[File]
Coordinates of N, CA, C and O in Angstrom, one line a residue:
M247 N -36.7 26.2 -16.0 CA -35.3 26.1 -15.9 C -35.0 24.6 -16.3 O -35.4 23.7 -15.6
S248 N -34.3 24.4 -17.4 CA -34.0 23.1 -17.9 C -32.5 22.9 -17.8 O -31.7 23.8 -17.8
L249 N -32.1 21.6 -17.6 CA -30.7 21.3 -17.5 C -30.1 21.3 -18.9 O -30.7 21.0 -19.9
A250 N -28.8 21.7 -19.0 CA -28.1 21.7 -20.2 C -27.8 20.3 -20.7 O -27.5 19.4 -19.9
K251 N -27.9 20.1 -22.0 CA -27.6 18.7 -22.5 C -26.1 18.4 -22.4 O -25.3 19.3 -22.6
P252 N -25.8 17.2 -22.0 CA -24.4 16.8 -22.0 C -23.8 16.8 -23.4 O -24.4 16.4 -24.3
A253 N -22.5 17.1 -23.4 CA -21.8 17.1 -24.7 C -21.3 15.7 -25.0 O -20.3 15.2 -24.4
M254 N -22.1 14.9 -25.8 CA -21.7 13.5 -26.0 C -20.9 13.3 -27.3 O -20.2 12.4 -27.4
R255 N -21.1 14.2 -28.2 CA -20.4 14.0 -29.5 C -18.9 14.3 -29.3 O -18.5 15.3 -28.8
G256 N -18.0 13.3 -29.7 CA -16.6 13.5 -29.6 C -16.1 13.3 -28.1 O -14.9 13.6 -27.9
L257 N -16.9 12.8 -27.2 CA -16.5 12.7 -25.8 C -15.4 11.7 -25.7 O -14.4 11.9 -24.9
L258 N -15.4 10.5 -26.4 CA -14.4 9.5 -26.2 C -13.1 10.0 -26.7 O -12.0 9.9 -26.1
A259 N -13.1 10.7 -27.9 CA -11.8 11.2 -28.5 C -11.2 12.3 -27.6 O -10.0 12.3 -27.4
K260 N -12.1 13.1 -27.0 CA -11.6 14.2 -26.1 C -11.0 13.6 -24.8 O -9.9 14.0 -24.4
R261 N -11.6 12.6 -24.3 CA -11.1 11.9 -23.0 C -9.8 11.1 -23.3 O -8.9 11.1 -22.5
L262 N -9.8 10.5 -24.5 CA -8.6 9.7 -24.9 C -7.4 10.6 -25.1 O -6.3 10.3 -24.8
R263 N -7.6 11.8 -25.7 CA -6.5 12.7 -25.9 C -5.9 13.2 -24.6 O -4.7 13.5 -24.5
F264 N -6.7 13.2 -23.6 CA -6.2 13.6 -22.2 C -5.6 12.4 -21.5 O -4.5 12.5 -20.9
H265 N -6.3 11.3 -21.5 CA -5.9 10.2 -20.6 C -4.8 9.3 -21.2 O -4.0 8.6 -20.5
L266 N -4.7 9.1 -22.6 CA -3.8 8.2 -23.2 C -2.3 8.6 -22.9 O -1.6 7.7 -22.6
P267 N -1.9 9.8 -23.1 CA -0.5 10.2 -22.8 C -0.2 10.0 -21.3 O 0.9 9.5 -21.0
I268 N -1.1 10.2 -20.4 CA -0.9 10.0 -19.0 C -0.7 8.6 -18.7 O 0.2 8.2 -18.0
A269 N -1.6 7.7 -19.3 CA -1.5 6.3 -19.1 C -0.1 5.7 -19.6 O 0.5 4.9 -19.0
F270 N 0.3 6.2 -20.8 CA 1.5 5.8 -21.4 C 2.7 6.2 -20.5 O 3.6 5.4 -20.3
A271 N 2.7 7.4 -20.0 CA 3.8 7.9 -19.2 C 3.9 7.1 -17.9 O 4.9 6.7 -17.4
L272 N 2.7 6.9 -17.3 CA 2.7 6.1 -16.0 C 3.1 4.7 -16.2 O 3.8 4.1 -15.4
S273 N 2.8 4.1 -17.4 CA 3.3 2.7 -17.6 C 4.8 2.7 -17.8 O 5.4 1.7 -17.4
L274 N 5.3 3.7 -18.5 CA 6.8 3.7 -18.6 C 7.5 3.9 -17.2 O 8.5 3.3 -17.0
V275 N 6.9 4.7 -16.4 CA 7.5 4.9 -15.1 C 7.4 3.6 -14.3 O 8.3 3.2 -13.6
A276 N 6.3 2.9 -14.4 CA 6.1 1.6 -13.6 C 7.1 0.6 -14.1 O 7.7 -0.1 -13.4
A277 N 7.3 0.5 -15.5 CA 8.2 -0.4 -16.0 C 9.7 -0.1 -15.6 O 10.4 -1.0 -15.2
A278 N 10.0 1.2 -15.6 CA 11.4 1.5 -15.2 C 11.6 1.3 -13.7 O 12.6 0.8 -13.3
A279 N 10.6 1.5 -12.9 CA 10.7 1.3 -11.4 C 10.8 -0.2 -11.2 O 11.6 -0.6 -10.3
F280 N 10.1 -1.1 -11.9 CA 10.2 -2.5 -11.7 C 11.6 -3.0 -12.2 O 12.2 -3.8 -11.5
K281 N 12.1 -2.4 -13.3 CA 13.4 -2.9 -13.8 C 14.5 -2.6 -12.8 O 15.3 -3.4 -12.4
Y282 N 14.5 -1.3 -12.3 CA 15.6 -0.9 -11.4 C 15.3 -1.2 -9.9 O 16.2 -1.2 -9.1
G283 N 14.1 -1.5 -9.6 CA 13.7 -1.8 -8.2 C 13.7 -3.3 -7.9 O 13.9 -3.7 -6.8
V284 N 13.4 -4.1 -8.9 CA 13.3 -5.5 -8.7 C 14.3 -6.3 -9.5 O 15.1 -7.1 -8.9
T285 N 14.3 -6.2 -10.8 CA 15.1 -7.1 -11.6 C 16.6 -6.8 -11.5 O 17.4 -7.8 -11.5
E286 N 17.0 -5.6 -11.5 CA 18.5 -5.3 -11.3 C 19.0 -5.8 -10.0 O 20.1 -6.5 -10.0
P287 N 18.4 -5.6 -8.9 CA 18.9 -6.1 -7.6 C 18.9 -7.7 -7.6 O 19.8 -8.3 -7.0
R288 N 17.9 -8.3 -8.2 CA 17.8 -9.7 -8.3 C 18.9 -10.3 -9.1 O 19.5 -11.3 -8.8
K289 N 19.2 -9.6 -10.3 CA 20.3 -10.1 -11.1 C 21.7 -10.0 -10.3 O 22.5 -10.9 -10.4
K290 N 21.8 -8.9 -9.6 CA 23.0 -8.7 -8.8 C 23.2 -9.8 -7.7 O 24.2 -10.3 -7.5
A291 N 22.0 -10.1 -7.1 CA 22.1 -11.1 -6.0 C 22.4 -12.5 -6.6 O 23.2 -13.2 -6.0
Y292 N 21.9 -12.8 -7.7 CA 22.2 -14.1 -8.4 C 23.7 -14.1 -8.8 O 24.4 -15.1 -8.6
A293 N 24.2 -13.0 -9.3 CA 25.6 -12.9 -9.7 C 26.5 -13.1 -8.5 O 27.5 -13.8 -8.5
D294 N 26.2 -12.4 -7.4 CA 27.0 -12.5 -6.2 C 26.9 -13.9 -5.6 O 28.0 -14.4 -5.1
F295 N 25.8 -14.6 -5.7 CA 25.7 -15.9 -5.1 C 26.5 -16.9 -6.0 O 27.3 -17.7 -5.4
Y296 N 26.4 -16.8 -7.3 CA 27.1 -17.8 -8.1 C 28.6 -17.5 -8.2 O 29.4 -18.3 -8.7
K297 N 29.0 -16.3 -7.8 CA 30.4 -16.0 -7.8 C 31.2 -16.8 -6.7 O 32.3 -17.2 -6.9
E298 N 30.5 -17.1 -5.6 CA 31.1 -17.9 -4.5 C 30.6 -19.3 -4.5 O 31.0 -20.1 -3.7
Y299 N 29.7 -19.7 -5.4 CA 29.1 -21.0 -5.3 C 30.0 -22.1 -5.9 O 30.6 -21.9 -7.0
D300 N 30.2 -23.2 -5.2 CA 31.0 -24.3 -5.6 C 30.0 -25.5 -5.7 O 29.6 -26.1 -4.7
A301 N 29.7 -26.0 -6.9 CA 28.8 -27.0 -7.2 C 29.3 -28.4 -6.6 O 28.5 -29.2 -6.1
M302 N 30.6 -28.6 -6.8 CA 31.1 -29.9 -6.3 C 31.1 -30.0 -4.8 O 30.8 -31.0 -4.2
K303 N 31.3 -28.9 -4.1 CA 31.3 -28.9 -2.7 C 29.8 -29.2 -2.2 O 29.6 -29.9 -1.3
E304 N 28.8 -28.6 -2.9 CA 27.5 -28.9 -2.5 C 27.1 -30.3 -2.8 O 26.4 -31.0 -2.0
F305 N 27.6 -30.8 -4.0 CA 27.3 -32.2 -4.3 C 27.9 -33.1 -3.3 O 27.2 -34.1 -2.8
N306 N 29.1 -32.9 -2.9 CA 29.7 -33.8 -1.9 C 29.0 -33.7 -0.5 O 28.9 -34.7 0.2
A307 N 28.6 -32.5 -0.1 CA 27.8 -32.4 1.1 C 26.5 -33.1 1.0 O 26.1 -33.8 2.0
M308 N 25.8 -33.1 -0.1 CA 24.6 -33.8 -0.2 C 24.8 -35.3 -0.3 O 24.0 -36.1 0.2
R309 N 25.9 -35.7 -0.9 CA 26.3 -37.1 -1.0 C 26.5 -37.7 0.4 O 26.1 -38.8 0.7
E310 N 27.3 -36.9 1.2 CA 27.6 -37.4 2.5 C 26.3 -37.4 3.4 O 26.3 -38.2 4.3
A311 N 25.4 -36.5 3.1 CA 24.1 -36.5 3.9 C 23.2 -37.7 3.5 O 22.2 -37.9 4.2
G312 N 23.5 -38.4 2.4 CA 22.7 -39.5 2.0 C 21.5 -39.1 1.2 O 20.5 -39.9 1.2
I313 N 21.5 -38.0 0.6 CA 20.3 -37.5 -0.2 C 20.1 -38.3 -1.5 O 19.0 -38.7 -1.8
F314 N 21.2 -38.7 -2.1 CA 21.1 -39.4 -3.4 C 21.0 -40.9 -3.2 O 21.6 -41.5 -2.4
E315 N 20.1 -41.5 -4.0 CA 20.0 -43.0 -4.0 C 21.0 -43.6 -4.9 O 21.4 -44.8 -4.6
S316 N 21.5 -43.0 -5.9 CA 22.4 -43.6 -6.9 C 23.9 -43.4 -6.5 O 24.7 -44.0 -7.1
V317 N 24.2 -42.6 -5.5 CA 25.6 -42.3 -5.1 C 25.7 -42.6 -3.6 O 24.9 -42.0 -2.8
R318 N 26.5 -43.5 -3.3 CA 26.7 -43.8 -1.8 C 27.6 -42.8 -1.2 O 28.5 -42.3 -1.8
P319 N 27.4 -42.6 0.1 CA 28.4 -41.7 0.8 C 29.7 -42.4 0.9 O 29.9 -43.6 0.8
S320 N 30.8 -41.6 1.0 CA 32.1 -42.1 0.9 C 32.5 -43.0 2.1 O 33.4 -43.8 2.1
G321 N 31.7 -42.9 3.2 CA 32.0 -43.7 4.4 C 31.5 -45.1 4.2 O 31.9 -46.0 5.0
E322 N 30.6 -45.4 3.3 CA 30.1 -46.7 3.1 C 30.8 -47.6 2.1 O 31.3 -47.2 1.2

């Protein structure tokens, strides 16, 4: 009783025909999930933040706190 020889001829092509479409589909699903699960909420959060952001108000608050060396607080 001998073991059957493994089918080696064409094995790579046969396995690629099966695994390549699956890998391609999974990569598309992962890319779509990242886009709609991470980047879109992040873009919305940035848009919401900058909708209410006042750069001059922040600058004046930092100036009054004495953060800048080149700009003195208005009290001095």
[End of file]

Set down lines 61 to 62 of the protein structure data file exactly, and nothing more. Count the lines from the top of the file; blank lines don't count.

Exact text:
N306 N 29.1 -32.9 -2.9 CA 29.7 -33.8 -1.9 C 29.0 -33.7 -0.5 O 28.9 -34.7 0.2
A307 N 28.6 -32.5 -0.1 CA 27.8 -32.4 1.1 C 26.5 -33.1 1.0 O 26.1 -33.8 2.0